Republican Mayoral Hopefuls Say Drones Should Patrol NYC

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John Catsimatidis, Joe Lhota and George McDonald. (Photo: Jill Colvin)

The three leading Republican candidates for mayor all support the use of controversial unmanned drones to watch over New York City–as long as cameras aren’t peering into their bedrooms.

“I’m absolutely for it,” said former MTA Chair Joe Lhota, speaking at a candidates’ forum hosted by the New York Young Republican Club in Midtown Tuesday night. “Drones to be used from a surveillance point of view, so long as it understands people’s privacy rights.”

He pointed to the Boston Marathon bombings and said that drones could have been used just like helicopters to find suspect Dzhokhar Tsarnaev, who was discovered hiding inside a boat, obscured by its cover.

“They’re not to be used in a military fashion, in the way we use them in the Middle East,” he said. “But from collecting intelligence, from following what’s going on, a drone is no different than having a camera on the street corner watching what you’re doing in a public place. And we now know how important cameras are to how quickly law enforcement was able to get to people in Boston.”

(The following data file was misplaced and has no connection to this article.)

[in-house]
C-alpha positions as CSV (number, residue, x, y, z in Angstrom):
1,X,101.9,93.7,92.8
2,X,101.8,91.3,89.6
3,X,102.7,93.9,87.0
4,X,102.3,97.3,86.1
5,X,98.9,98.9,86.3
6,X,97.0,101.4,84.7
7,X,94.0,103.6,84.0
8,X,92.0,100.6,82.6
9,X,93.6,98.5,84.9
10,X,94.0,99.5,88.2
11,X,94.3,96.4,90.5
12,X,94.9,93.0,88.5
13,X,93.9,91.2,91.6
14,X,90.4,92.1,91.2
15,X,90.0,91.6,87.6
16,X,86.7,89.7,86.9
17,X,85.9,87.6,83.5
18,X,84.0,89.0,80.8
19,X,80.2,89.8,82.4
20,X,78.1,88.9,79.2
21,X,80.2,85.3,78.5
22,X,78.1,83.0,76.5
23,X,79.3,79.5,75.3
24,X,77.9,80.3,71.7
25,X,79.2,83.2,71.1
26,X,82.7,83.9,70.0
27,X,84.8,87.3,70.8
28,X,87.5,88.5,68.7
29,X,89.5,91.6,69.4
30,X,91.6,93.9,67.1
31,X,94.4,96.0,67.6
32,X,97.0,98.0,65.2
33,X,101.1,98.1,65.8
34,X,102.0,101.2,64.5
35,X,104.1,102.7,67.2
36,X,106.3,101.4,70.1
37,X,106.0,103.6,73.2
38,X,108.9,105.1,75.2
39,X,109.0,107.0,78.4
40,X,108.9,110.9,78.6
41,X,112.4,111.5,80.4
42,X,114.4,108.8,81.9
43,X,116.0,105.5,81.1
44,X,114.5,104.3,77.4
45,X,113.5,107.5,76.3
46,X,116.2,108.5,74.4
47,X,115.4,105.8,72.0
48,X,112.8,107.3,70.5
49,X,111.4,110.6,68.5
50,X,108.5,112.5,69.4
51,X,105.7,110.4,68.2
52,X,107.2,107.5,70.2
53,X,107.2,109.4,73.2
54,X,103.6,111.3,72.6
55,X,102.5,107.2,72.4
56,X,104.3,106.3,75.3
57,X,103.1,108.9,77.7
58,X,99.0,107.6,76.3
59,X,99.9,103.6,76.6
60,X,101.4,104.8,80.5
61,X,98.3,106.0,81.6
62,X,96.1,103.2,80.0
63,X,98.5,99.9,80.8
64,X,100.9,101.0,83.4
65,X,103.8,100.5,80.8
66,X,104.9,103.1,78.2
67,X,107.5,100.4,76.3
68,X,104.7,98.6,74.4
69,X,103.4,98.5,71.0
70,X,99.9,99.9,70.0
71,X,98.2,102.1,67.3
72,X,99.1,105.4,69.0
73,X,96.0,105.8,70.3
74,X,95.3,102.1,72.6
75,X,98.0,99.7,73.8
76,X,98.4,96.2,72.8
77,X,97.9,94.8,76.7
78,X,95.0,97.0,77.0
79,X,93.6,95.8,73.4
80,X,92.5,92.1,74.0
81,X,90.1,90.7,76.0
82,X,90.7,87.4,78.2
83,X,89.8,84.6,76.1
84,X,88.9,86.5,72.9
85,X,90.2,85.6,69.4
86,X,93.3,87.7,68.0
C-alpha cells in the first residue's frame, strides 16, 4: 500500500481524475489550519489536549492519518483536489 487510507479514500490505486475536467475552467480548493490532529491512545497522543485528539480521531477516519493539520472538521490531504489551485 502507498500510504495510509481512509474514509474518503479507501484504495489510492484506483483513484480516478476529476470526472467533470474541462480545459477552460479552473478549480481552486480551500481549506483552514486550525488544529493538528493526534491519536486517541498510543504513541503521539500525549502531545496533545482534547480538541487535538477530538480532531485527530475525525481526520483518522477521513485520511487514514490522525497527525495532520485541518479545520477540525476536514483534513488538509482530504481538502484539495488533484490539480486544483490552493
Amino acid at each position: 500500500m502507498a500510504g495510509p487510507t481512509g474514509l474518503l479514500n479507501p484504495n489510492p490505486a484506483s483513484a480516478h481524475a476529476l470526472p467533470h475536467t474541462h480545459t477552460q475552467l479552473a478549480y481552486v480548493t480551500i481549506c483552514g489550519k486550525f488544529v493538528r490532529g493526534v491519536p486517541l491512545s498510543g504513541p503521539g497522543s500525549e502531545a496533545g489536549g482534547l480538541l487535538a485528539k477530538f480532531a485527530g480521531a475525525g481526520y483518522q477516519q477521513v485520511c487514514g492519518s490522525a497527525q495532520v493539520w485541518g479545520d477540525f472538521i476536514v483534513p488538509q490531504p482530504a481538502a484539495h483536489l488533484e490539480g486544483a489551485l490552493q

Supermarket magnate John Catsimatidis also endorsed the technology and vowed to do anything in his power to keep the city safe.

“I think we have to use 21st Century technology like we talked about to help keep New Yorkers safe, and I’m fully committed to anything that exists to keep New Yorkers safe,” he said. “I will press that button and make sure it happens.”

Doe Fund Founder George McDonald agreed that more surveillance was inevitable, saying that “Cameras are going to be a part of our life, whether we like it or not.”

But he stressed that there needs to be a balance when it comes to privacy.

“Obviously I don’t want a drone lookin’ in my bedroom,” he said. “And I think that all of us have to stay vigilant about the line where our individual freedoms and our collective responsibilities begin.”

Mayor Michael Bloomberg recently said that he, too, had concerns about the technology, but thought the reality of drones hovering over the city’s skyline was inevitable.